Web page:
Today two opposing newspaper advertisements have been placed regarding the Digital Economy Bill debate: one from the Open Rights Group, and one from the Creative Coalition Campaign. Here’s some things to consider:
- The Open Rights Group ad is not asking you to vote against the Bill. It is asking you to debate it thoroughly, as it has profound implications for how digital business is done in Britain.
- The Creative Coalition Campaign ad is asking you to vote “yes” to the Bill without a proper debate.
Some people have incorrectly painted the argument against the Digital Economy Bill as one perpetuated by illegal file-sharers. It’s not; most of us believe, as the Creative Coalition Campaign does, that piracy is wrong. However, we also believe in due process and the excellent principles which have formed the bedrock of British law for centuries.
The Internet is fast becoming an important medium for participating in society. The government recognizes this, and has sponsored its own UK Online centres, which aim to get more people online. More and more resources have been made available online, using excellent sites like Data.gov.uk, which aims to spark innovation using existing governmental data.
However, the Digital Economy Bill contains some clauses which may cause someone’s Internet access to be removed without due process, thereby disenfranchising them from these opportunities. It also contains further clauses which may block websites on a national level, which undermines the decentralized principle on which the Internet works, and brings British policy in line with China. Collectively, these clauses may make it difficult to run public Internet access points in places like coffee shops and universities, and put Internet businesses based in Britain at a distinct disadvantage to their equivalents in countries like the United States.
These are complex issues. The needs of rights-holders are important, and a clear message must be sent that piracy is wrong. However, by using such broad brush strokes to do so, we are in danger of undermining the Internet itself, disenfranchising voters, and turning British digital businesses into second-class citizens on the global stage. A debate is vital.
And millions of others.
I’m interrupting my scheduled series of posts about social messaging, because this is important. (The final part should appear tomorrow.)
Here in the UK, the Digital Economy Bill looks like it’s set to be rushed through Parliament:
There’s plenty to oppose in the Digital Economy Bill, it gives the government the ability to disconnect millions. Schools, libraries and businesses could see their connection cut if their pupils, readers of customers infringe any copyright. But one group likes it, the music industry. In a leaked memo a few days ago they admitted the only way to get the bill through would be to rush it through without a real parliamentary debate. Let’s stop that happening.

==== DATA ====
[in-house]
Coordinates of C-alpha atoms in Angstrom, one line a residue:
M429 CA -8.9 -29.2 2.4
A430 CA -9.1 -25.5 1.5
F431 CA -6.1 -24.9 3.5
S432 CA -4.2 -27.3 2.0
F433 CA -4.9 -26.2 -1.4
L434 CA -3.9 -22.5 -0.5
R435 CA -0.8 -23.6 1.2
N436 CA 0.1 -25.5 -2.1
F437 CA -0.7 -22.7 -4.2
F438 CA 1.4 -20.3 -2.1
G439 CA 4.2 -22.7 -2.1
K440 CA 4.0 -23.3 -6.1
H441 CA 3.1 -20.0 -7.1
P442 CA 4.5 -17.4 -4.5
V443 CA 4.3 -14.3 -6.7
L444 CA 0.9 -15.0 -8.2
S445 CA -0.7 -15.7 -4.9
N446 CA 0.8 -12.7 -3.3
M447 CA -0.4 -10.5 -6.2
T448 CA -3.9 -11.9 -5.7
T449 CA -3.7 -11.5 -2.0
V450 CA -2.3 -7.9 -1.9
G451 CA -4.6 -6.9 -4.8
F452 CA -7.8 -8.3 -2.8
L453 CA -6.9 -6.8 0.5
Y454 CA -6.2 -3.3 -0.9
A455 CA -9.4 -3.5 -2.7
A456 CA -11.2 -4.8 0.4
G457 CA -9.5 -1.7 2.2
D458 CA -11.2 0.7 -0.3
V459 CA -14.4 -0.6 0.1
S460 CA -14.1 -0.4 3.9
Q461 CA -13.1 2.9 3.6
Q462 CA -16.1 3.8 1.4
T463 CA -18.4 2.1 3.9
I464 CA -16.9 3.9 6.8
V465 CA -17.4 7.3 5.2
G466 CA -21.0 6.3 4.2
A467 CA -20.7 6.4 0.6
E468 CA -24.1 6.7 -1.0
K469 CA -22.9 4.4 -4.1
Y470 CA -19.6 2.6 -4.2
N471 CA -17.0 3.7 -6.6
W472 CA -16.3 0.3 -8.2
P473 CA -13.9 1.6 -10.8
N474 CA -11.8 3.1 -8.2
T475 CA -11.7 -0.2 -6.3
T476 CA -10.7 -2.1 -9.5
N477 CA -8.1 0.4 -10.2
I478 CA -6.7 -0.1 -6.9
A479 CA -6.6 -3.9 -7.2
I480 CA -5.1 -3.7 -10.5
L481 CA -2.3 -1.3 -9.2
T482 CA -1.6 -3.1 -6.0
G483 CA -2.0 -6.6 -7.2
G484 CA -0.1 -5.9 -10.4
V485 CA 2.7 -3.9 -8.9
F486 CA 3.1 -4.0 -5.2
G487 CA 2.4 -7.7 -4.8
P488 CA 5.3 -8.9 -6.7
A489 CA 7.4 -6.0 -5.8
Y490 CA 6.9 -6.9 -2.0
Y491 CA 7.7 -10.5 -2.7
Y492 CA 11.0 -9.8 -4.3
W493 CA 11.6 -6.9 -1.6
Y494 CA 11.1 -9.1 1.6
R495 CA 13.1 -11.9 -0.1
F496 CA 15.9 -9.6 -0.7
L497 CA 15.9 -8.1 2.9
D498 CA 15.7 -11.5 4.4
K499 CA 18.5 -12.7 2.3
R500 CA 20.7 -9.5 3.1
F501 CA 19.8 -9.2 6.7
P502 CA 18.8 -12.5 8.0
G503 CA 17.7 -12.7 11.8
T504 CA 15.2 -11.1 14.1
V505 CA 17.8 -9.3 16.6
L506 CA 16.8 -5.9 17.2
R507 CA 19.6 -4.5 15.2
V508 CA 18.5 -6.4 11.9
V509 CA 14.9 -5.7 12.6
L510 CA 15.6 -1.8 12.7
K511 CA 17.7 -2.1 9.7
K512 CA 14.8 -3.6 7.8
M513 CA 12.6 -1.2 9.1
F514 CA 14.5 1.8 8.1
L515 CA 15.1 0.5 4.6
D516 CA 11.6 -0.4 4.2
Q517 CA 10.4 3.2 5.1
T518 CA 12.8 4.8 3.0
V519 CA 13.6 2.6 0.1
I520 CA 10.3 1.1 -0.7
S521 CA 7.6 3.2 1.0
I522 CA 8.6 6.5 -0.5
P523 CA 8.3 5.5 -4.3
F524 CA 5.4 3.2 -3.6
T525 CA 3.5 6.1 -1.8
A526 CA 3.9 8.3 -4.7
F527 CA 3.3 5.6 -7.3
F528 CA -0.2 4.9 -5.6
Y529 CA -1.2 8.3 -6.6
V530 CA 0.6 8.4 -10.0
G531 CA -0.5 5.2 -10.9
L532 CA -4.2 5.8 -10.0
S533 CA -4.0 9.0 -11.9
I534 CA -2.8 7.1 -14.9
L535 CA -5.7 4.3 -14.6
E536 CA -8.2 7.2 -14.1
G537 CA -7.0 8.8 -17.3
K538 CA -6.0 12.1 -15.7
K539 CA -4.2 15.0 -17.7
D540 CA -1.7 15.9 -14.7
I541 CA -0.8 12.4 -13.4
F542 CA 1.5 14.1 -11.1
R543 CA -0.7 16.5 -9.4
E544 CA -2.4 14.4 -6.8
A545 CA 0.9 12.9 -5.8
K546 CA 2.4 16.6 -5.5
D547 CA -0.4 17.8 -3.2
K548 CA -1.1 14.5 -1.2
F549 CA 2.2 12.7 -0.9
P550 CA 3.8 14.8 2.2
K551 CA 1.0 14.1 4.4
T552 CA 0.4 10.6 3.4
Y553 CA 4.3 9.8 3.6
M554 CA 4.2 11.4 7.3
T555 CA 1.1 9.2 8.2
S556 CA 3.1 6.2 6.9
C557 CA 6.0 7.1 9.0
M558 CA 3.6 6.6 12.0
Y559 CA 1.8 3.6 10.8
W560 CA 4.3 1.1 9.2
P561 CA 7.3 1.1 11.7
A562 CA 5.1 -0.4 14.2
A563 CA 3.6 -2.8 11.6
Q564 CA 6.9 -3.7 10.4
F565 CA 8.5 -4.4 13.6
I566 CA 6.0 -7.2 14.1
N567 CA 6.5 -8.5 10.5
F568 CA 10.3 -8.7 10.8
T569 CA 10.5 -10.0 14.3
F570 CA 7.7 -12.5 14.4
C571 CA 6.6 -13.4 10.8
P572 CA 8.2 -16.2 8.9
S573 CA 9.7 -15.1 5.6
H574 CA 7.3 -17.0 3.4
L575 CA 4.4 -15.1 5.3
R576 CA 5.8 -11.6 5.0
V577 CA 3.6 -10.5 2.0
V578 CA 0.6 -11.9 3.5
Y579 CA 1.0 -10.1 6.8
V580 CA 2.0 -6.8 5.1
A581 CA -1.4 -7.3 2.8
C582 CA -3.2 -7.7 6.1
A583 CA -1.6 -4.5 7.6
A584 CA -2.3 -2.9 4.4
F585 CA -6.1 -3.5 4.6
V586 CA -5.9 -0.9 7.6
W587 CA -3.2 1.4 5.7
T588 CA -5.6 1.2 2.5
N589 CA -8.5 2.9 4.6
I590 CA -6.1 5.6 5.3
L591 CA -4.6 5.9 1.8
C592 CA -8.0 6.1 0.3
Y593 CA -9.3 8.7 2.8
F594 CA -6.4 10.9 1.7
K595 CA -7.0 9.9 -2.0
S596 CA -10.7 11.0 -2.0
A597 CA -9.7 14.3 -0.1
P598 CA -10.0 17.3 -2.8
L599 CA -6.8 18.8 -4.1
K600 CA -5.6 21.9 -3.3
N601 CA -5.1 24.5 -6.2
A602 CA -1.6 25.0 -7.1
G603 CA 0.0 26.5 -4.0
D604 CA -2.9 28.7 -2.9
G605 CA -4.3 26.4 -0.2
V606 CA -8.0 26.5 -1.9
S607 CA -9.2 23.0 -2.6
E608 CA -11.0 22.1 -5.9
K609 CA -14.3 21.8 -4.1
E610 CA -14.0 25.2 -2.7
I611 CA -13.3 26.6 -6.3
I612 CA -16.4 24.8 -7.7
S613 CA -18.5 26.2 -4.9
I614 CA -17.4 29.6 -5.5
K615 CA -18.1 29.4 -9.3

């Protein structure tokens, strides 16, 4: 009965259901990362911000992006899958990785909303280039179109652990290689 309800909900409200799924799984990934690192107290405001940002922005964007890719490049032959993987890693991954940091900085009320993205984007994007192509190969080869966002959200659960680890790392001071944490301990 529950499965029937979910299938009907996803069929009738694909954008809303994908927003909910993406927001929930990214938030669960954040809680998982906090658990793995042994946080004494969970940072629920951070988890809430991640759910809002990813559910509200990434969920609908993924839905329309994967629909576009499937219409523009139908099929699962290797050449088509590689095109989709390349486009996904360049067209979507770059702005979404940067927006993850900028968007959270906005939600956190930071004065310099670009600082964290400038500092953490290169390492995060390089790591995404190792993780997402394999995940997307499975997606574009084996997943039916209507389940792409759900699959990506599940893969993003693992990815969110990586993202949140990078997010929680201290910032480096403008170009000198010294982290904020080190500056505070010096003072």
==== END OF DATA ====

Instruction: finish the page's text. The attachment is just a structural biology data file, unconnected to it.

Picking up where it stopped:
According to the Open Rights Group, there have even been questions about the Bill’s compatibility with the Human Rights Act.
The following is a letter I wrote to my MP, Andrew Smith. If you’re a British resident, I recommend you do the same (Boing Boing has a sample letter, but generally it’s a good idea to avoid form letters if you can).
Dear Andrew Smith,
I’m very worried that the Government is planning to rush the Digital Economy Bill into law without a full Parliamentary debate. Despite claims made by the BPI and others, I believe it will have dire consequences for British businesses, and therefore for the economy as a whole.
In short, the Digital Economy Bill provides the mechanism to arbitarily remove anyone’s freedom to communicate – their Internet connection, and potentially access to their website or servers – without due process. This will immediately put us on an uneven footing with countries such as the United States, who are already well ahead of us in terms of digital business. If Britain is to remain competitive in the digital world, this must not go ahead.
This is not to say that piracy should be allowed. It is undeniably a criminal act. However, for an issue that has become so culturally ingrained that it requires precise tactics to undo, these measures are unsubtle and counterproductive.
At the very least, a proper Parliamentary debate must be had.
As a constituent I am writing to you today to ask you to do all you can to ensure the Government doesn’t just rush the bill through and deny us our democratic right to scrutiny and debate. As a digital professional, I would be delighted to help with any questions you might have.
Want to read the Bill for yourself? Here it is.